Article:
GSA wants to make it easier for companies to get agencies what they need for pandemic response

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  • To help agencies get the products and services they need faster as the pandemic continues, the General Services Administration is waving three key requirements for new and existing companies to earn a spot on the schedules contract. GSA says by reducing the requirements, start-up vendors and other companies can be available to agencies more immediately. The three requirements GSA is waving are: A minimum of two years of corporate experience; One relevant project experience per special item number; and the submission of annual financial statements for the previous two years.
  • Civilian agencies are the big winners in President Biden’s 2022 budget request. Civilian agencies are the big winners in President Biden’s 2022 budget request. The Biden administration is proposing $769 billion, in spending for civilian agencies next year. That’s a 16% boost over 2021 levels. The administration says its request is an attempt to reinvest and rebuild capacity in agencies like the Education, Agriculture and Commerce Departments after a decade of budget caps. The Department of Veterans Affairs would see an 8-percent spending boost. The budget for the Department of Homeland Security would stay flat. (Federal News Network)
  • The State Department sees a world of good in the 2022 budget request from the Biden administration. State officials say the requested double-digit increase, for State and the U.S. Agency for International Development, would help with a panoply of issues. Dealing with biological threats and pandemics, climate change, stemming the tide of immigration from central America, building up the national security workforce, even restoring America ‘s moral leadership. Together State and USAID would get about $58.4 billion.
  • The Office of Personnel Management is relaunching an initiative to solicit federal employee feedback about the skills they need to perform on the job. OPM will send a survey to roughly 350,000 federal employees and supervisors. OPM says it will use the data to update new competency models for about 350 occupations. Those models will later inform hiring, training, performance management and other workforce policies. The survey will open starting April 26 and will close three weeks later.
  • The Biden administration’s 2022 budget request raises the bar for federal contracts going to small, disadvantaged businesses. The spending plan gives the Small Business Administration a $852 million budget in fiscal 2022. That’s a 9.4% increase from current levels. The increase would staff up SBA’s government contracting programs to reach the Biden administration’s goal of awarding 15% of federal contracts to Small Disadvantaged Businesses by 2025. SBA’s latest Small Business Procurement Scorecard shows more than 10% of federal contract spending went to Small Disadvantaged Businesses in fiscal 2019. That far exceeds a 5% goal. (Federal News Network)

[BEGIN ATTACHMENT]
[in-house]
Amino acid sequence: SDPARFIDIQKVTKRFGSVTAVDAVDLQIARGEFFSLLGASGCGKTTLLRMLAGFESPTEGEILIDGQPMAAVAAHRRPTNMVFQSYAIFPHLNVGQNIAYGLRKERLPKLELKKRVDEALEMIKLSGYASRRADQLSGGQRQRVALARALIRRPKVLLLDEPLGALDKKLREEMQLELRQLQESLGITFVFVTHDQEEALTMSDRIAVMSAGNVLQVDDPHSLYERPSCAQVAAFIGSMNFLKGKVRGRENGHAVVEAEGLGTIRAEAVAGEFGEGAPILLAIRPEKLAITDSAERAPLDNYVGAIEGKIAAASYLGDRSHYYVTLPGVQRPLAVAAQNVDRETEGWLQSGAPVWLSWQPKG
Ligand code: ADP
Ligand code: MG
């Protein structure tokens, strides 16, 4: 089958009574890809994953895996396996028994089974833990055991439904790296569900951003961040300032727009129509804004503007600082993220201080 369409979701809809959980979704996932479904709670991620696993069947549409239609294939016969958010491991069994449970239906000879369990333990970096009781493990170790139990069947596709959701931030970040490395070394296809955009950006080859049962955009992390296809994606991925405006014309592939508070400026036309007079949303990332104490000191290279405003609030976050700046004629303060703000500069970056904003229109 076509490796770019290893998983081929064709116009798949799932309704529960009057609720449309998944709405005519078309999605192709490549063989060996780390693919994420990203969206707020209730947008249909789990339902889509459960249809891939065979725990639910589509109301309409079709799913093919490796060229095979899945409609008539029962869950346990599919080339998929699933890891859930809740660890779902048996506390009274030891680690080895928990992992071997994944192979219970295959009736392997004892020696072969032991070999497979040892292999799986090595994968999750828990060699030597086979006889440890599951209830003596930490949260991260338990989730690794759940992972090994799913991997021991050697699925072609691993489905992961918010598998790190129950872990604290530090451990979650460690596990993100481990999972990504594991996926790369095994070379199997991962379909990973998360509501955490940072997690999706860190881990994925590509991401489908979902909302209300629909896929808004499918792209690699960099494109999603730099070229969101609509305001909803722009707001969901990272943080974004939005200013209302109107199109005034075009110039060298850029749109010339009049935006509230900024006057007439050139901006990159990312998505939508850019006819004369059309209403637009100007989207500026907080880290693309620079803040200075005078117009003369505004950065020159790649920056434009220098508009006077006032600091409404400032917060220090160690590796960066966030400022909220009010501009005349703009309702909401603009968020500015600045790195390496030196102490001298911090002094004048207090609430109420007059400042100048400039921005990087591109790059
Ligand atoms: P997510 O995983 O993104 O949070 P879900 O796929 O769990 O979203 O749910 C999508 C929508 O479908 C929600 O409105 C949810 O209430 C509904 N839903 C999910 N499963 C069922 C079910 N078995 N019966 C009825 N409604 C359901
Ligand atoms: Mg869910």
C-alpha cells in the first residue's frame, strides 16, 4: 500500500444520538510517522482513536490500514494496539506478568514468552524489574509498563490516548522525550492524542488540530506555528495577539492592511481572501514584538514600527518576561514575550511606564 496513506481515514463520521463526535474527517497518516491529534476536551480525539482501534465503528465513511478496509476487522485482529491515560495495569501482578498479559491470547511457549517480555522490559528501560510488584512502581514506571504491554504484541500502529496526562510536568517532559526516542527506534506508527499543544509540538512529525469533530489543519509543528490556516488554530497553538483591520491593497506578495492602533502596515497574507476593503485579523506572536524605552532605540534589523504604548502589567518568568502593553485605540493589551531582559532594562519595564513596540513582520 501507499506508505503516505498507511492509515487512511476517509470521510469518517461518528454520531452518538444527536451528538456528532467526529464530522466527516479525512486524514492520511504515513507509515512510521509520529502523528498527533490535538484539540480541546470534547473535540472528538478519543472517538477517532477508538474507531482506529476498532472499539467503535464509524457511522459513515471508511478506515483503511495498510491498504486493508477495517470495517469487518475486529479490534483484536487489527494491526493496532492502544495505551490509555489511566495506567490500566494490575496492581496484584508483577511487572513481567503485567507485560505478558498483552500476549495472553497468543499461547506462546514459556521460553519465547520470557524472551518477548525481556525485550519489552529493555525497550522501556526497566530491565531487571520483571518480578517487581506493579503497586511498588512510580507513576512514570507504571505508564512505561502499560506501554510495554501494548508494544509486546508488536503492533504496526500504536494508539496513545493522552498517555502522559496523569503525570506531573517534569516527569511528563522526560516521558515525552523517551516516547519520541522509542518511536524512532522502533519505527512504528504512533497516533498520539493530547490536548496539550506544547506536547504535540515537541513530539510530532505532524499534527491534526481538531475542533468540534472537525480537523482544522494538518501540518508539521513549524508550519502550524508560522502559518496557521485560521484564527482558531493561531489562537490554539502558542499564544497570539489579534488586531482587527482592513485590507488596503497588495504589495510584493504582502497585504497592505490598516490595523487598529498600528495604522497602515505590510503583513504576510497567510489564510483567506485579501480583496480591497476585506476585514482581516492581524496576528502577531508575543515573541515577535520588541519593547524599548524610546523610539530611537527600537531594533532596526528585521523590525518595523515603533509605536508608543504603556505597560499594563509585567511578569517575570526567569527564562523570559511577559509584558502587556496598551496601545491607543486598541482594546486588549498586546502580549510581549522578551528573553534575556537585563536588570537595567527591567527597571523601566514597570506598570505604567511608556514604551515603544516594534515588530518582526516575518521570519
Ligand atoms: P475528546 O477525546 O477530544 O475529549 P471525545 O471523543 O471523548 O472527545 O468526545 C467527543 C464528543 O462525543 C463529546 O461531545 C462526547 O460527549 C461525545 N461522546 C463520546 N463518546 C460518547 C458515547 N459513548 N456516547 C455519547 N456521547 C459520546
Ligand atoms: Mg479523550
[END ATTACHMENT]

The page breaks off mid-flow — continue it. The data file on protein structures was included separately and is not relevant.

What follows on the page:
• Another huge increase for the Technology Modernization Fund may be on tap for 2022. After receiving a billion dollars through the American Rescue Plan, the Biden administration wants to add another $500 million to the Technology Modernization Fund’s coffers. In his fiscal 2022 discretionary budget released Friday, President Joe Biden is seeking even more money to modernize legacy technology systems. In the addition to the $500 million, the administration is requesting a $750 million reserve fund for technology modernization. It’s unclear how that reserve fund will work. Biden has called technology modernization an urgent national security issue.
  • The Commerce Department, one of the biggest winners in the Biden administration’s 2022 budget, would double down on supply chain security for IT and emerging technology like 5G. The plan gives NIST $150 million to fund two new Manufacturing Innovation Institutes, aimed at making the U.S. a global leader in the design and manufacture of semiconductors. It would also give the National Telecommunications and Information Administration $39 million for advanced communications research. (Federal News Network)
  • The Biden administration’s plan to spend $753 billion on defense in 2022 is drawing flak from the left and right. The defense budget for 2022 gives the military a small bump in funds compared to this year to account for inflation. Conservatives in Congress say that increase is not enough to counter China and may impact military readiness. Progressives in the Democratic Party are also throwing up warning signs. Representative Ro Khanna says he fears the budget will include funding for expensive weapons the Pentagon will never use. He offered that the United States should focus more money on things like extreme weather and pandemic response. (Federal News Network)
  • The Pentagon is developing ways to better weed extremists and to protect service members leaving the military from groups trying to bring them into their ranks. The Pentagon will improve its training on hate groups and insider threats. Defense Secretary Lloyd Austin also ordered the service secretaries to update the questionnaires they use to gather information on new recruits. The Defense Department acknowledged that there is a small number of service members who belong to hate groups. (Associated Press)

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